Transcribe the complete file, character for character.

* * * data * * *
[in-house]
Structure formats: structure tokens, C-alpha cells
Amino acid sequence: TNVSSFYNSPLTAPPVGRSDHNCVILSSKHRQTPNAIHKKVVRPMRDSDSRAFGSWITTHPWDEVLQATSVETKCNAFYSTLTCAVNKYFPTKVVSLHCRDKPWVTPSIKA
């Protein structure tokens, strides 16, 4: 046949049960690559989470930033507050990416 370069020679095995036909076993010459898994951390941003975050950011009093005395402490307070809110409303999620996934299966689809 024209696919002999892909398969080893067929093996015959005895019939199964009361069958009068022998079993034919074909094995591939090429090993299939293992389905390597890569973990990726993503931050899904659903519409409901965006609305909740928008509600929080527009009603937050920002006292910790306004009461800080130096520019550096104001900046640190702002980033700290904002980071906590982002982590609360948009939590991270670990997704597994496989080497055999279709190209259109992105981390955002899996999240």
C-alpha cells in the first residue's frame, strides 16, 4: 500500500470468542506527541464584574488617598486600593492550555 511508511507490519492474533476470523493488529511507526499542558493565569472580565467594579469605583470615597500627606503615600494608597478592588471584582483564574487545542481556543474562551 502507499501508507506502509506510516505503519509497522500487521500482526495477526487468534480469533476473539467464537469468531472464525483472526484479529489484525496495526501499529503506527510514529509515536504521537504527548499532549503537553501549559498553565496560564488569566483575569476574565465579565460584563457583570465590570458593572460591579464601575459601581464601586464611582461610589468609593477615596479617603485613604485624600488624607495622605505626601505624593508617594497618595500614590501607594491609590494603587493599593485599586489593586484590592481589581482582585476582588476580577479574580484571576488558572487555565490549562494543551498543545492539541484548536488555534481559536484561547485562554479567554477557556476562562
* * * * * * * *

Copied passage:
[in-house]
Structure formats: structure tokens, C-alpha cells
Amino acid sequence: TNVSSFYNSPLTAPPVGRSDHNCVILSSKHRQTPNAIHKKVVRPMRDSDSRAFGSWITTHPWDEVLQATSVETKCNAFYSTLTCAVNKYFPTKVVSLHCRDKPWVTPSIKA
């Protein structure tokens, strides 16, 4: 046949049960690559989470930033507050990416 370069020679095995036909076993010459898994951390941003975050950011009093005395402490307070809110409303999620996934299966689809 024209696919002999892909398969080893067929093996015959005895019939199964009361069958009068022998079993034919074909094995591939090429090993299939293992389905390597890569973990990726993503931050899904659903519409409901965006609305909740928008509600929080527009009603937050920002006292910790306004009461800080130096520019550096104001900046640190702002980033700290904002980071906590982002982590609360948009939590991270670990997704597994496989080497055999279709190209259109992105981390955002899996999240």
C-alpha cells in the first residue's frame, strides 16, 4: 500500500470468542506527541464584574488617598486600593492550555 511508511507490519492474533476470523493488529511507526499542558493565569472580565467594579469605583470615597500627606503615600494608597478592588471584582483564574487545542481556543474562551 502507499501508507506502509506510516505503519509497522500487521500482526495477526487468534480469533476473539467464537469468531472464525483472526484479529489484525496495526501499529503506527510514529509515536504521537504527548499532549503537553501549559498553565496560564488569566483575569476574565465579565460584563457583570465590570458593572460591579464601575459601581464601586464611582461610589468609593477615596479617603485613604485624600488624607495622605505626601505624593508617594497618595500614590501607594491609590494603587493599593485599586489593586484590592481589581482582585476582588476580577479574580484571576488558572487555565490549562494543551498543545492539541484548536488555534481559536484561547485562554479567554477557556476562562